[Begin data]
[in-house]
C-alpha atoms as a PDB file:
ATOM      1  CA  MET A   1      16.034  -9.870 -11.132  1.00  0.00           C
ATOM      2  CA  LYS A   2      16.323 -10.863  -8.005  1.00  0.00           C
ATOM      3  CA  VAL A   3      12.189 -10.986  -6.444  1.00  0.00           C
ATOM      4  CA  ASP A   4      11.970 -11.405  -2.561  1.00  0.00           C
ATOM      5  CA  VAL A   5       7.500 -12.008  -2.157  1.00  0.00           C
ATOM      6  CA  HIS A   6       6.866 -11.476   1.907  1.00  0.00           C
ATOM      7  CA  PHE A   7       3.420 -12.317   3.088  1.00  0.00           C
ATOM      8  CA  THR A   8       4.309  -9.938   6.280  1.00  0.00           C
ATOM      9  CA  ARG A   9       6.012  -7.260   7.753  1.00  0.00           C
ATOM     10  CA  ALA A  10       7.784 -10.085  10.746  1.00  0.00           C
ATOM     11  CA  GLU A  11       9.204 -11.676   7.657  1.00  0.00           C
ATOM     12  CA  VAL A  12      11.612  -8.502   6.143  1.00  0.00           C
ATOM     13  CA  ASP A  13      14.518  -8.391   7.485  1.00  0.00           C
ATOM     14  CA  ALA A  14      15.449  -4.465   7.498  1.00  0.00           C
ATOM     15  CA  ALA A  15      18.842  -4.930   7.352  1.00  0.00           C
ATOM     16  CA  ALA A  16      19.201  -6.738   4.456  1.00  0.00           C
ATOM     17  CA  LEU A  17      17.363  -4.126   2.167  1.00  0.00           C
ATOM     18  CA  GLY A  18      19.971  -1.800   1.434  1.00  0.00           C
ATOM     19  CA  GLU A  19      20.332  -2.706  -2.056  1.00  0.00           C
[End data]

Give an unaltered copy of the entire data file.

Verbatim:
[in-house]
C-alpha atoms as a PDB file:
ATOM      1  CA  MET A   1      16.034  -9.870 -11.132  1.00  0.00           C
ATOM      2  CA  LYS A   2      16.323 -10.863  -8.005  1.00  0.00           C
ATOM      3  CA  VAL A   3      12.189 -10.986  -6.444  1.00  0.00           C
ATOM      4  CA  ASP A   4      11.970 -11.405  -2.561  1.00  0.00           C
ATOM      5  CA  VAL A   5       7.500 -12.008  -2.157  1.00  0.00           C
ATOM      6  CA  HIS A   6       6.866 -11.476   1.907  1.00  0.00           C
ATOM      7  CA  PHE A   7       3.420 -12.317   3.088  1.00  0.00           C
ATOM      8  CA  THR A   8       4.309  -9.938   6.280  1.00  0.00           C
ATOM      9  CA  ARG A   9       6.012  -7.260   7.753  1.00  0.00           C
ATOM     10  CA  ALA A  10       7.784 -10.085  10.746  1.00  0.00           C
ATOM     11  CA  GLU A  11       9.204 -11.676   7.657  1.00  0.00           C
ATOM     12  CA  VAL A  12      11.612  -8.502   6.143  1.00  0.00           C
ATOM     13  CA  ASP A  13      14.518  -8.391   7.485  1.00  0.00           C
ATOM     14  CA  ALA A  14      15.449  -4.465   7.498  1.00  0.00           C
ATOM     15  CA  ALA A  15      18.842  -4.930   7.352  1.00  0.00           C
ATOM     16  CA  ALA A  16      19.201  -6.738   4.456  1.00  0.00           C
ATOM     17  CA  LEU A  17      17.363  -4.126   2.167  1.00  0.00           C
ATOM     18  CA  GLY A  18      19.971  -1.800   1.434  1.00  0.00           C
ATOM     19  CA  GLU A  19      20.332  -2.706  -2.056  1.00  0.00           C